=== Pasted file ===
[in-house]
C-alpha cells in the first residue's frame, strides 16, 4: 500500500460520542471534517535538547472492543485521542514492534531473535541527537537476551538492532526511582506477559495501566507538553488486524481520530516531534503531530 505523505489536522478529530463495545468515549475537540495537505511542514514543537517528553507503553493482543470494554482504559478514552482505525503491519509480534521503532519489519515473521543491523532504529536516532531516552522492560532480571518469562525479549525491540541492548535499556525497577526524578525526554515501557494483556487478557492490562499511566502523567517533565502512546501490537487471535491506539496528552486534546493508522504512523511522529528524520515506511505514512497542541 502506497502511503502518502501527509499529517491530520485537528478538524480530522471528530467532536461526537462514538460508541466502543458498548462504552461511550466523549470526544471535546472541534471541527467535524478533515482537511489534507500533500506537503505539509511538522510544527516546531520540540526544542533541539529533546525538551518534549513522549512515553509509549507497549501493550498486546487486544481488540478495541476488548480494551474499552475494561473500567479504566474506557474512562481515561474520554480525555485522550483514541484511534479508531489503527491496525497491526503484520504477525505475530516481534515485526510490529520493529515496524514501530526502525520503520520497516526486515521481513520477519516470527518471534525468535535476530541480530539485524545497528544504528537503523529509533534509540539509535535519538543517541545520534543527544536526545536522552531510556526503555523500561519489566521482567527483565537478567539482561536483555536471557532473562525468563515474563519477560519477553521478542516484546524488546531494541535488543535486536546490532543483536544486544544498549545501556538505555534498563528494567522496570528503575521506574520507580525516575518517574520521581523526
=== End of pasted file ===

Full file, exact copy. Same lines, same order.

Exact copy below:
[in-house]
C-alpha cells in the first residue's frame, strides 16, 4: 500500500460520542471534517535538547472492543485521542514492534531473535541527537537476551538492532526511582506477559495501566507538553488486524481520530516531534503531530 505523505489536522478529530463495545468515549475537540495537505511542514514543537517528553507503553493482543470494554482504559478514552482505525503491519509480534521503532519489519515473521543491523532504529536516532531516552522492560532480571518469562525479549525491540541492548535499556525497577526524578525526554515501557494483556487478557492490562499511566502523567517533565502512546501490537487471535491506539496528552486534546493508522504512523511522529528524520515506511505514512497542541 502506497502511503502518502501527509499529517491530520485537528478538524480530522471528530467532536461526537462514538460508541466502543458498548462504552461511550466523549470526544471535546472541534471541527467535524478533515482537511489534507500533500506537503505539509511538522510544527516546531520540540526544542533541539529533546525538551518534549513522549512515553509509549507497549501493550498486546487486544481488540478495541476488548480494551474499552475494561473500567479504566474506557474512562481515561474520554480525555485522550483514541484511534479508531489503527491496525497491526503484520504477525505475530516481534515485526510490529520493529515496524514501530526502525520503520520497516526486515521481513520477519516470527518471534525468535535476530541480530539485524545497528544504528537503523529509533534509540539509535535519538543517541545520534543527544536526545536522552531510556526503555523500561519489566521482567527483565537478567539482561536483555536471557532473562525468563515474563519477560519477553521478542516484546524488546531494541535488543535486536546490532543483536544486544544498549545501556538505555534498563528494567522496570528503575521506574520507580525516575518517574520521581523526